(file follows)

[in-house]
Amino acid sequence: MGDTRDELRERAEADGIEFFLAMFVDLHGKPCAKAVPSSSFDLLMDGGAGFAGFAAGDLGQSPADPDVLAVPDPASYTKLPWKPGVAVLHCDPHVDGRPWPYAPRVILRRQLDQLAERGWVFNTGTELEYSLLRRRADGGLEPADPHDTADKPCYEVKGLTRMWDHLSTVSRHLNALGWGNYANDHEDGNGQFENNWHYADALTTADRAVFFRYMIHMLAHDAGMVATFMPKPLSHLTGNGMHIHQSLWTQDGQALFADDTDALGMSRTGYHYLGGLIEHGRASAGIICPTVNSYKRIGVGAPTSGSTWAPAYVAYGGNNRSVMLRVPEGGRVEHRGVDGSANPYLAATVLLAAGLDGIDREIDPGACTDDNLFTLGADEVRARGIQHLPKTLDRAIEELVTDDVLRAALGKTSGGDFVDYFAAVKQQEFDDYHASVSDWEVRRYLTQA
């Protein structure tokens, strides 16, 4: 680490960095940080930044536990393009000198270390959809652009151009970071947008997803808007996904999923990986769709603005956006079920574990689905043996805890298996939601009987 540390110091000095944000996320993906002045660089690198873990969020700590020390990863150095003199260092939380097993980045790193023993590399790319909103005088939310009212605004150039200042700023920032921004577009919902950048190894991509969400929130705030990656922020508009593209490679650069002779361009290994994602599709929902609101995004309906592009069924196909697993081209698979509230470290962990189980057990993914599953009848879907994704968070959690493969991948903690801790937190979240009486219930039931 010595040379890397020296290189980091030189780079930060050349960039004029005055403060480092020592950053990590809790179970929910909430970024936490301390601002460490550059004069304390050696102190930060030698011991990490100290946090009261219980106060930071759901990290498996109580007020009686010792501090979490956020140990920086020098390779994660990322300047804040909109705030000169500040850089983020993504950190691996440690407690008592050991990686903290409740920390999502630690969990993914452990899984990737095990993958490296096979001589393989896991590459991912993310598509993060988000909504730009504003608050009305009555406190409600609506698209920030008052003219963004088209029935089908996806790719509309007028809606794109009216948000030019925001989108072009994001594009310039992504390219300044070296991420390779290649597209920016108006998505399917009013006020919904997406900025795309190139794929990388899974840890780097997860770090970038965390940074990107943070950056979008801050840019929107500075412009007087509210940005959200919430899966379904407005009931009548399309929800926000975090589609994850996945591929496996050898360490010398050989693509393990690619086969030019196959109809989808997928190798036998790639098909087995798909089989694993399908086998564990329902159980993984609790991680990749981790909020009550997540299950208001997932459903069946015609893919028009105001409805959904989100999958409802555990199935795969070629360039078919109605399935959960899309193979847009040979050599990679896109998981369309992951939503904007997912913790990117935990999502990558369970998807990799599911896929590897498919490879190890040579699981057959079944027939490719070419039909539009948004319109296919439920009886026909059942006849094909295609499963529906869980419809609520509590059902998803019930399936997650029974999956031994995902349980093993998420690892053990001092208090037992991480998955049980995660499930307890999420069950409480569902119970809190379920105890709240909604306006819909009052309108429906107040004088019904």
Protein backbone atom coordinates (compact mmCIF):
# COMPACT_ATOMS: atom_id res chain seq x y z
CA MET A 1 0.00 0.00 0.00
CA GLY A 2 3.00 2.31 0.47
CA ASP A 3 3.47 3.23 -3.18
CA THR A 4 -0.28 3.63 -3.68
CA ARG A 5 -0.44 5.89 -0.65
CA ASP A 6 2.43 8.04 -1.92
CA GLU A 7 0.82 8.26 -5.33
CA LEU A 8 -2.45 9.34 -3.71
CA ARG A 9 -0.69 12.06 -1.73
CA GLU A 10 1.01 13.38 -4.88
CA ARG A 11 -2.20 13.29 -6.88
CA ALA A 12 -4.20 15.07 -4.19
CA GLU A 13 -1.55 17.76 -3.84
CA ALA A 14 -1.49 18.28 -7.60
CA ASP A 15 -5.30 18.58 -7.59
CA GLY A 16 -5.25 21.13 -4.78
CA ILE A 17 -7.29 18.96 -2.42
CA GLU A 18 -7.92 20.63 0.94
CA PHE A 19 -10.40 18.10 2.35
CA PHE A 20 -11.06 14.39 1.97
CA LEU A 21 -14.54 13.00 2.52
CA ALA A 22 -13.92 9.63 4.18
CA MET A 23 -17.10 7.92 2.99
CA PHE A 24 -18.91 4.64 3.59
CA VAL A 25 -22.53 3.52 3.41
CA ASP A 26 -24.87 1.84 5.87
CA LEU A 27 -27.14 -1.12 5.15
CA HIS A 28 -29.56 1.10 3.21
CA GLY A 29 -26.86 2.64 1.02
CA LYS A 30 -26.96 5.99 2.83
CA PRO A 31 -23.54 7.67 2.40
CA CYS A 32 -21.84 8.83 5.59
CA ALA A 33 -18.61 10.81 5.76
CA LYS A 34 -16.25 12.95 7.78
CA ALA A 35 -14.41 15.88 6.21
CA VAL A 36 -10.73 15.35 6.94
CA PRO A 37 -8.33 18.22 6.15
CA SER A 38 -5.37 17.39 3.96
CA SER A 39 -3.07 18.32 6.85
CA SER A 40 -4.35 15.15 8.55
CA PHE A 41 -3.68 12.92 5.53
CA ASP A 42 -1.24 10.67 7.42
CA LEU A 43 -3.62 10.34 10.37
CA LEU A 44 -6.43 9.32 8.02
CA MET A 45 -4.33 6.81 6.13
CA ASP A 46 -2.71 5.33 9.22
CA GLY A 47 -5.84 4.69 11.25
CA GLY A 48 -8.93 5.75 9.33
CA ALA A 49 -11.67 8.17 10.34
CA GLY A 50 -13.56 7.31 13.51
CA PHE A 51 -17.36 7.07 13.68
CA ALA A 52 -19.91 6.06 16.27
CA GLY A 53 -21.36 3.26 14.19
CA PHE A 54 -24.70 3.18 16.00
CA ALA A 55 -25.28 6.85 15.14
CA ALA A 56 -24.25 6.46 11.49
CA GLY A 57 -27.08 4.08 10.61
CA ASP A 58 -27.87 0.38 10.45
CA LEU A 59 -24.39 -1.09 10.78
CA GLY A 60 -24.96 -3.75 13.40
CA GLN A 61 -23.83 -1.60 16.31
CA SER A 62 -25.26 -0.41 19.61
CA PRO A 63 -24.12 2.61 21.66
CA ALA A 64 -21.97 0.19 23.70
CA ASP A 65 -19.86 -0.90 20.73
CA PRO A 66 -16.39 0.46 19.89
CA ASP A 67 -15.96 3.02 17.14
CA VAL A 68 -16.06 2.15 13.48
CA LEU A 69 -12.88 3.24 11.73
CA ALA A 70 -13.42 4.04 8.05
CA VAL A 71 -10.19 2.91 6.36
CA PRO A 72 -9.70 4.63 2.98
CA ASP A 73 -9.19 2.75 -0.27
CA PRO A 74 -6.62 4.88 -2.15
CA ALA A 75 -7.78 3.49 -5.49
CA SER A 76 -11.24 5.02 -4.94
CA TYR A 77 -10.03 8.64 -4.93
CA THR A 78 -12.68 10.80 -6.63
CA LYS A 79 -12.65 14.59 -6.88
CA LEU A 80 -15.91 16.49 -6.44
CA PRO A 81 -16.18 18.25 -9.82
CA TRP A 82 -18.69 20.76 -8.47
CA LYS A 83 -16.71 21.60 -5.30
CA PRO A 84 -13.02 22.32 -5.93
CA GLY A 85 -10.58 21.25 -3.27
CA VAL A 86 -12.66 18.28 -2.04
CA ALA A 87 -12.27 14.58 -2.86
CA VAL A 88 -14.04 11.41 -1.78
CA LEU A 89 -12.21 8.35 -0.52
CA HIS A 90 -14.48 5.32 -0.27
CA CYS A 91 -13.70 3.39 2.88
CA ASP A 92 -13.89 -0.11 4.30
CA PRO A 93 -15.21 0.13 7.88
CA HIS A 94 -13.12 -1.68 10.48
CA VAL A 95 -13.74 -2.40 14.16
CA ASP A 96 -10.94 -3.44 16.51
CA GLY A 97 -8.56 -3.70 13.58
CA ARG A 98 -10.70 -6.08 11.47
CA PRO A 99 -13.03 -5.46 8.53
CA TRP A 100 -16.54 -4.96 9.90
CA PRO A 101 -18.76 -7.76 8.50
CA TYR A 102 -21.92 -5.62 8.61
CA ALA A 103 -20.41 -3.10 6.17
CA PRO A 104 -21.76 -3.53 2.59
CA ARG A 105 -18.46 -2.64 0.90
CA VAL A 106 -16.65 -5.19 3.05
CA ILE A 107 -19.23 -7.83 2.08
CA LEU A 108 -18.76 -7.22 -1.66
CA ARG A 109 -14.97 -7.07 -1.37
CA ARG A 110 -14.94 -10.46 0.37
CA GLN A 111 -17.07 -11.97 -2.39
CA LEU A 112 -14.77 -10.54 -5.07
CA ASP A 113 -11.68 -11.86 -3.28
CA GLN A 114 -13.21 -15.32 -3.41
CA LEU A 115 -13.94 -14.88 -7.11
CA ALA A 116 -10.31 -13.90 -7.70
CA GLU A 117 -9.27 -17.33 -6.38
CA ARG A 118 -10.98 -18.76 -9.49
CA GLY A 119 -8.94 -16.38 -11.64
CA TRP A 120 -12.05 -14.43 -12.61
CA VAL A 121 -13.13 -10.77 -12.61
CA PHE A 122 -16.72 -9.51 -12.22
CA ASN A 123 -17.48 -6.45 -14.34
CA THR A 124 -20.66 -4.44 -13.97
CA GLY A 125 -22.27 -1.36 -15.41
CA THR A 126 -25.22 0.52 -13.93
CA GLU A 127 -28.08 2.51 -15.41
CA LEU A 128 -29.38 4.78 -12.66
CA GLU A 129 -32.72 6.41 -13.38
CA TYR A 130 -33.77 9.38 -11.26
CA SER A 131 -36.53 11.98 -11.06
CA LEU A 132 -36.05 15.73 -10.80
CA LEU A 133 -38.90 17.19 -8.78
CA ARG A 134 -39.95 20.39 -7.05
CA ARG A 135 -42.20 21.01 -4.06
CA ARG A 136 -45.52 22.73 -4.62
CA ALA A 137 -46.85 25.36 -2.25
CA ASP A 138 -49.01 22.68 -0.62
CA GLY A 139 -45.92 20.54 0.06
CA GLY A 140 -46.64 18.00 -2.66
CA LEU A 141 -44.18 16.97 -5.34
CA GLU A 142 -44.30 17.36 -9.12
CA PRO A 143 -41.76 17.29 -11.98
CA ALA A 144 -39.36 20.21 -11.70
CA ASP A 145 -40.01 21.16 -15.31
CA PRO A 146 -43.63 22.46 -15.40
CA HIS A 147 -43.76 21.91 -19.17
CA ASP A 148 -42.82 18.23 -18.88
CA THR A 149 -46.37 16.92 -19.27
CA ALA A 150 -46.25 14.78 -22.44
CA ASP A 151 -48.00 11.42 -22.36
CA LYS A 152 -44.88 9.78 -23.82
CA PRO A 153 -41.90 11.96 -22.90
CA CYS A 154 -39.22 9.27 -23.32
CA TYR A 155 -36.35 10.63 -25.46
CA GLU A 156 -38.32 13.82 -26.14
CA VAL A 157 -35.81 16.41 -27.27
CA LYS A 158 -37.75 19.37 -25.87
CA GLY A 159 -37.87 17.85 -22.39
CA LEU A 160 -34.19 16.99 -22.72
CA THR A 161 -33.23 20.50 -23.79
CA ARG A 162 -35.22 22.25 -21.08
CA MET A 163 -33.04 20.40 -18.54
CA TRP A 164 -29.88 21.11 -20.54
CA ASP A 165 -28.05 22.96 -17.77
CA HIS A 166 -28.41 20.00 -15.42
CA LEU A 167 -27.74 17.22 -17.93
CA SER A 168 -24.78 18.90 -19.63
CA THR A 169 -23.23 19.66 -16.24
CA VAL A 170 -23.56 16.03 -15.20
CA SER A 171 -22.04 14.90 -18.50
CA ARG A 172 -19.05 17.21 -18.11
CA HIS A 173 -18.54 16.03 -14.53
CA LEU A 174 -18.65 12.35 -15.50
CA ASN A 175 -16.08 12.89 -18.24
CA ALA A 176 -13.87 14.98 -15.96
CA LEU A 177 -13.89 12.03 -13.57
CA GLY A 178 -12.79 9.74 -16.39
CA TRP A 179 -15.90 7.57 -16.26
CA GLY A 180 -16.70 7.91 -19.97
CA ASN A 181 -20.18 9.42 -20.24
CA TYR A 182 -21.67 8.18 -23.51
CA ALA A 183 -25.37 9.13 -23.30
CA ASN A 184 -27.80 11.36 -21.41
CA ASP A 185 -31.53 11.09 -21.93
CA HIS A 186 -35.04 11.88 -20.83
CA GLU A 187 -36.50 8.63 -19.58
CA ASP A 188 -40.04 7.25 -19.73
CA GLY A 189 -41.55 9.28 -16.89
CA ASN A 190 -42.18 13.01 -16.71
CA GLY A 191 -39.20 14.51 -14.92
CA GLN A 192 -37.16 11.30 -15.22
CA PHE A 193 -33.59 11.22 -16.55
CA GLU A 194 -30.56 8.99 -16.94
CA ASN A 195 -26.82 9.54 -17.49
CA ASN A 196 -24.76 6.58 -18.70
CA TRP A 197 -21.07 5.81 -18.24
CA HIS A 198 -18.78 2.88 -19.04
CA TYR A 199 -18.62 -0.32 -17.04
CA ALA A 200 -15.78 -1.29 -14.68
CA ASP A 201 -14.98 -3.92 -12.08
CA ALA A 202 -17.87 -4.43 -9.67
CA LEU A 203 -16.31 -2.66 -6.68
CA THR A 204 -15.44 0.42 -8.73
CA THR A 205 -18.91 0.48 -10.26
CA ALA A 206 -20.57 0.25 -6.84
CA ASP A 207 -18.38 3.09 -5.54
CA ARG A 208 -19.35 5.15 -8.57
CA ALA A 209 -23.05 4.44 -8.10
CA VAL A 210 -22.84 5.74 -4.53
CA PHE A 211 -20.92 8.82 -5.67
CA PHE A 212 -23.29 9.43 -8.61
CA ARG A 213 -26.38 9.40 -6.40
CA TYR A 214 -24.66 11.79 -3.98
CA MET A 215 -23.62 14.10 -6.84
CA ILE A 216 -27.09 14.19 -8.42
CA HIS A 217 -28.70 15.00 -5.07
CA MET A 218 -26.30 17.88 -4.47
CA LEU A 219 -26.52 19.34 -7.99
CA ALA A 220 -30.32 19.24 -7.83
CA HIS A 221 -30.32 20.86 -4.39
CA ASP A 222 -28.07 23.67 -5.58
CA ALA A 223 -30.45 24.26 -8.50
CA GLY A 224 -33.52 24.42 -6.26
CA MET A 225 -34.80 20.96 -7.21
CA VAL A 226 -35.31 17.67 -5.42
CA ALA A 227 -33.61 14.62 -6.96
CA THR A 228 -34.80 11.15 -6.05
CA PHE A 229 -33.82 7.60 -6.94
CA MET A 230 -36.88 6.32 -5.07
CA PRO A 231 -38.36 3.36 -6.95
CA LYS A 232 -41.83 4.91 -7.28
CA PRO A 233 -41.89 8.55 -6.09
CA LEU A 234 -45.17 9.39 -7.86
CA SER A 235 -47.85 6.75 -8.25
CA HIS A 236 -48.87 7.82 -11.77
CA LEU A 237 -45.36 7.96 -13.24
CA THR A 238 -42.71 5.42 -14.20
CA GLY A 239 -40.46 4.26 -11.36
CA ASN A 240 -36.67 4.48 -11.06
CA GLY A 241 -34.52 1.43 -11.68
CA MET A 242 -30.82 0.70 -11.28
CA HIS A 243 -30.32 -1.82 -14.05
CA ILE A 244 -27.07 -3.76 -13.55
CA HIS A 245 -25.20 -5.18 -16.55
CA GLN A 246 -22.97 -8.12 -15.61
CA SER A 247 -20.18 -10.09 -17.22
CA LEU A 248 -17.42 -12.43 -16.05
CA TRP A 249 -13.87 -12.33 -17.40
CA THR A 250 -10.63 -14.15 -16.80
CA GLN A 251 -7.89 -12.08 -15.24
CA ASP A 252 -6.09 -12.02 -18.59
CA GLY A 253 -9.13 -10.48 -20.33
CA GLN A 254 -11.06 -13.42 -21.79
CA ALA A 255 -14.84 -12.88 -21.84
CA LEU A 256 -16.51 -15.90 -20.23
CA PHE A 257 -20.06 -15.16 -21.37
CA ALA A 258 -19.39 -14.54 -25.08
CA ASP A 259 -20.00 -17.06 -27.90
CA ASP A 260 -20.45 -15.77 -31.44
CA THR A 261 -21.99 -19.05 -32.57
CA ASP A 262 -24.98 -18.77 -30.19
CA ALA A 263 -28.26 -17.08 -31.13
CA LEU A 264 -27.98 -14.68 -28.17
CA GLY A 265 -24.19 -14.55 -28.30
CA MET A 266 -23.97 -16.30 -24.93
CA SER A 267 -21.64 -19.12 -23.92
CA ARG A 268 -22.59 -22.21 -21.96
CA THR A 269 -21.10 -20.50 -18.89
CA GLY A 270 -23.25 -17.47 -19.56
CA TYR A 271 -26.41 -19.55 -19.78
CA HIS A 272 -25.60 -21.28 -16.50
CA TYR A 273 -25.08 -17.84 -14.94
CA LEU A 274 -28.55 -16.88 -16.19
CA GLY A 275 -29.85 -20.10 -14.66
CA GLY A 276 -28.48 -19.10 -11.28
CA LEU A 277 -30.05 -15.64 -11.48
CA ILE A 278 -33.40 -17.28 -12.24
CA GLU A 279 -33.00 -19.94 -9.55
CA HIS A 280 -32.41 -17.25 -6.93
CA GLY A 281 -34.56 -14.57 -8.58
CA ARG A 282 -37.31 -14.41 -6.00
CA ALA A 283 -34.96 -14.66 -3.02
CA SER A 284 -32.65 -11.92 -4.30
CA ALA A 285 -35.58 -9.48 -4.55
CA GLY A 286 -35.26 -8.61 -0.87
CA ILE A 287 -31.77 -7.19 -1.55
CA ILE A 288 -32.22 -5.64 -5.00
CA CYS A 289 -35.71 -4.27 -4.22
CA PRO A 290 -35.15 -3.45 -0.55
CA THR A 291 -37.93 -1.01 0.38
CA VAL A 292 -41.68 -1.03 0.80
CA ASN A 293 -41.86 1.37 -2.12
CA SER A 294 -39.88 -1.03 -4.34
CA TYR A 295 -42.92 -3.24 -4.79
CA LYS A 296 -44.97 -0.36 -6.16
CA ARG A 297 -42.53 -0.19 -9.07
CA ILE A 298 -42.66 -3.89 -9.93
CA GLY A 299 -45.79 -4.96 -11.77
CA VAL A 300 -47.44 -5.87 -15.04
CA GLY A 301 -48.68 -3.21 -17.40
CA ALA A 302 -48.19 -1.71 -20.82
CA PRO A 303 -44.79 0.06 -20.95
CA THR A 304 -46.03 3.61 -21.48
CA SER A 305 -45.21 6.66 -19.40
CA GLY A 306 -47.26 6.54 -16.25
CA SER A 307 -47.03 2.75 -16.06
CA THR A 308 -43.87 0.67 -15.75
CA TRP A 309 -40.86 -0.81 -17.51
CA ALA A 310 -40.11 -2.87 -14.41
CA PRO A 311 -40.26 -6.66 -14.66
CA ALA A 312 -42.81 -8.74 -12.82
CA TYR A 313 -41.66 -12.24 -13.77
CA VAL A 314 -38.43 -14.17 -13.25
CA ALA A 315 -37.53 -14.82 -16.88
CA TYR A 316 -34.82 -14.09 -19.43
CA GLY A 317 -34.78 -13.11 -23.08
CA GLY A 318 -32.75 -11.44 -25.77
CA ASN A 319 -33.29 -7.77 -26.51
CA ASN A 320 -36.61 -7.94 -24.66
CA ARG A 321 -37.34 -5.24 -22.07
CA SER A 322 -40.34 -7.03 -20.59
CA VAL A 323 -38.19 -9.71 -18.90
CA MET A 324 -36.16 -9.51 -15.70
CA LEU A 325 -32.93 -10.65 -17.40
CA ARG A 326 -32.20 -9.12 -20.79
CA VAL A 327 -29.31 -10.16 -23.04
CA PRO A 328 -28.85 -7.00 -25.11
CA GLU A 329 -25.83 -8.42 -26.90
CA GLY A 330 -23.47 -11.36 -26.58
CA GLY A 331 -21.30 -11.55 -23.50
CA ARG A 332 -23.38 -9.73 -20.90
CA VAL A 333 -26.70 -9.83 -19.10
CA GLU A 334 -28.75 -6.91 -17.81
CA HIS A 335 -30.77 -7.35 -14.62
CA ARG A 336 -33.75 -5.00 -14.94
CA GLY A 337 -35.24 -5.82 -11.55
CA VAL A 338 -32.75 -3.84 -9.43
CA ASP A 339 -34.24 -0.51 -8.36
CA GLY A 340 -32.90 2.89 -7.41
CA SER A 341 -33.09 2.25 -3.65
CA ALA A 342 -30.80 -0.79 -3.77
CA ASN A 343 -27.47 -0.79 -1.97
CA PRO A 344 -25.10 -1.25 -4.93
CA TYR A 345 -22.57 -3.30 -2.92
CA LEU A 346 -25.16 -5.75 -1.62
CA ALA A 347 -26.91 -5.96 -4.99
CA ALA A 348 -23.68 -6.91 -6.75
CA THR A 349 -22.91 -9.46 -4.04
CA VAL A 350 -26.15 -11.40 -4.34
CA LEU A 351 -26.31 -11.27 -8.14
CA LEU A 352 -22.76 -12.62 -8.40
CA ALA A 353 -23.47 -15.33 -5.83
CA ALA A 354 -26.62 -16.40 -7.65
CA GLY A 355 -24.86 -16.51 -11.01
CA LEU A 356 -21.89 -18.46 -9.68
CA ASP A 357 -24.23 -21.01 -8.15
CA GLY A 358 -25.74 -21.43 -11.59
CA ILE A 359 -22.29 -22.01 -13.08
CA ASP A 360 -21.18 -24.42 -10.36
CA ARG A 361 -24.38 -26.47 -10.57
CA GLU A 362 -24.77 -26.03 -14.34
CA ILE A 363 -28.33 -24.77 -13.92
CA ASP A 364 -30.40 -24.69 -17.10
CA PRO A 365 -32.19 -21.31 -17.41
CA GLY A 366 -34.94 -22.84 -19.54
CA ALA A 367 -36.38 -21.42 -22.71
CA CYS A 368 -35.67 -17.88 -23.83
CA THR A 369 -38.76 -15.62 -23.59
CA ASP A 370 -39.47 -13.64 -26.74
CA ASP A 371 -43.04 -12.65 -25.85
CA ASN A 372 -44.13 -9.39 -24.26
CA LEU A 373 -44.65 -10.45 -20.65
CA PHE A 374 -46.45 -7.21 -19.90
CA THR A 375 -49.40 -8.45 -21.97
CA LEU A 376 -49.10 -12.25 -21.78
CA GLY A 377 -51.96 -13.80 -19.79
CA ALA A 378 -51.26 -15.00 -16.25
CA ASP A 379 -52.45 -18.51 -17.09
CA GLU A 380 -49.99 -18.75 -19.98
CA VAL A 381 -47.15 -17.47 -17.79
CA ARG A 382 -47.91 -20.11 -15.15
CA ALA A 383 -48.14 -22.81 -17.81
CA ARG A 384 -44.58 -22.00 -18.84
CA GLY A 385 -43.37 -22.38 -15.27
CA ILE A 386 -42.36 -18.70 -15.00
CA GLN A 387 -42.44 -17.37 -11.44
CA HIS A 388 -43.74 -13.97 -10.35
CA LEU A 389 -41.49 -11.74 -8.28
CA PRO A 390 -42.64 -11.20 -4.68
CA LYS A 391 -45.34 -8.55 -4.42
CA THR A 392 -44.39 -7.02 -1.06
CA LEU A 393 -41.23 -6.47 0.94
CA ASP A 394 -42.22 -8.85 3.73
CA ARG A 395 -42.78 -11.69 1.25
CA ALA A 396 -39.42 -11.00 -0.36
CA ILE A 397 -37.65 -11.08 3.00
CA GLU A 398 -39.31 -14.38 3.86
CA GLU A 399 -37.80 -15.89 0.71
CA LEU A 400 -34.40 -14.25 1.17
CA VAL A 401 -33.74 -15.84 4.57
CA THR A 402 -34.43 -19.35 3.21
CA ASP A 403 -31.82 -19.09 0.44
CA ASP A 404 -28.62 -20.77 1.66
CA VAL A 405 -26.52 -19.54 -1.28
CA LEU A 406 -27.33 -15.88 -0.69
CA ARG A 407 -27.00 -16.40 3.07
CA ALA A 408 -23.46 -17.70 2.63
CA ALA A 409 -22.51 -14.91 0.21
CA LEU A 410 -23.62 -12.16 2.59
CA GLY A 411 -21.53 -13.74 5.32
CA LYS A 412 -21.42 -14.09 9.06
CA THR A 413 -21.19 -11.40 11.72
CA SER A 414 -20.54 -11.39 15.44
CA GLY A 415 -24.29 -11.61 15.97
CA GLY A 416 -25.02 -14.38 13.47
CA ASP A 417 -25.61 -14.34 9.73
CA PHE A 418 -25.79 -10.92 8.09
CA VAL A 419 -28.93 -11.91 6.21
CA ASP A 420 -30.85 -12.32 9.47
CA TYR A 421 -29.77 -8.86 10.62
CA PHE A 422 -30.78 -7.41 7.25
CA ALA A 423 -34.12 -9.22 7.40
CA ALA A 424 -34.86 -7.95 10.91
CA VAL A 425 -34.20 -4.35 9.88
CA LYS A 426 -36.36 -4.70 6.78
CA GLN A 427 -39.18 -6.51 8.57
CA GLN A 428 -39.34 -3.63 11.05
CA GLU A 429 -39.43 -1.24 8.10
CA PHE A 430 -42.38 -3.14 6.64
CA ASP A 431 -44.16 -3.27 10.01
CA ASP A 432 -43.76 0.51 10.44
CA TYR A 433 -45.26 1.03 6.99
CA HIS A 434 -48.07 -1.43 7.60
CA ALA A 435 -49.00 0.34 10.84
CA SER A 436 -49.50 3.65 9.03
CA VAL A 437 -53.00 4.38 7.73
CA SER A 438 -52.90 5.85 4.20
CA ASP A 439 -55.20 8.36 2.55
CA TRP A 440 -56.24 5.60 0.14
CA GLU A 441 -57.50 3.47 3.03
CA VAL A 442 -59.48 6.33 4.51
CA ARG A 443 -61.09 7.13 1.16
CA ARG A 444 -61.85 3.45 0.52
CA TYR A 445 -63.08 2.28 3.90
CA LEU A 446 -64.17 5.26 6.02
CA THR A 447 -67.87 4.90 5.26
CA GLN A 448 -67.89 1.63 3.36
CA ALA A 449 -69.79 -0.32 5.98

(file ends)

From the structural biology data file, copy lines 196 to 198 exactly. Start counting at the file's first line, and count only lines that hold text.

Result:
CA GLY A 191 -39.20 14.51 -14.92
CA GLN A 192 -37.16 11.30 -15.22
CA PHE A 193 -33.59 11.22 -16.55